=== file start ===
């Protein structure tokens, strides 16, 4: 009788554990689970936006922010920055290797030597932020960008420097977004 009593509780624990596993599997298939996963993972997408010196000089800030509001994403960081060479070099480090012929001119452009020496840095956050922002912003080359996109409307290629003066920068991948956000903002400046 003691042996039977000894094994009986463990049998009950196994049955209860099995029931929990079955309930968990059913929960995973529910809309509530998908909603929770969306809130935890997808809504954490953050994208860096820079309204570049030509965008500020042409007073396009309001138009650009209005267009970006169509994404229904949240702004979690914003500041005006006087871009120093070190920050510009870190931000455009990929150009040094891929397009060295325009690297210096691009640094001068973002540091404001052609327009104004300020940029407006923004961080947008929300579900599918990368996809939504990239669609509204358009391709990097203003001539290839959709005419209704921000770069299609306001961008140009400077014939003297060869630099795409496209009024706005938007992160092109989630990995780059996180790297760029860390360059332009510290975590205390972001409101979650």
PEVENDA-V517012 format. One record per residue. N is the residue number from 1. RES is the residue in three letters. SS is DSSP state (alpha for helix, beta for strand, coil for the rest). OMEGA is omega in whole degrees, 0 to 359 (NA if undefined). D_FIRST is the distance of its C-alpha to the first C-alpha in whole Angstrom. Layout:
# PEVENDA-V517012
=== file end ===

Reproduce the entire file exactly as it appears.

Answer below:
């Protein structure tokens, strides 16, 4: 009788554990689970936006922010920055290797030597932020960008420097977004 009593509780624990596993599997298939996963993972997408010196000089800030509001994403960081060479070099480090012929001119452009020496840095956050922002912003080359996109409307290629003066920068991948956000903002400046 003691042996039977000894094994009986463990049998009950196994049955209860099995029931929990079955309930968990059913929960995973529910809309509530998908909603929770969306809130935890997808809504954490953050994208860096820079309204570049030509965008500020042409007073396009309001138009650009209005267009970006169509994404229904949240702004979690914003500041005006006087871009120093070190920050510009870190931000455009990929150009040094891929397009060295325009690297210096691009640094001068973002540091404001052609327009104004300020940029407006923004961080947008929300579900599918990368996809939504990239669609509204358009391709990097203003001539290839959709005419209704921000770069299609306001961008140009400077014939003297060869630099795409496209009024706005938007992160092109989630990995780059996180790297760029860390360059332009510290975590205390972001409101979650």
PEVENDA-V517012 format. One record per residue. N is the residue number from 1. RES is the residue in three letters. SS is DSSP state (alpha for helix, beta for strand, coil for the rest). OMEGA is omega in whole degrees, 0 to 359 (NA if undefined). D_FIRST is the distance of its C-alpha to the first C-alpha in whole Angstrom. Layout:
# PEVENDA-V517012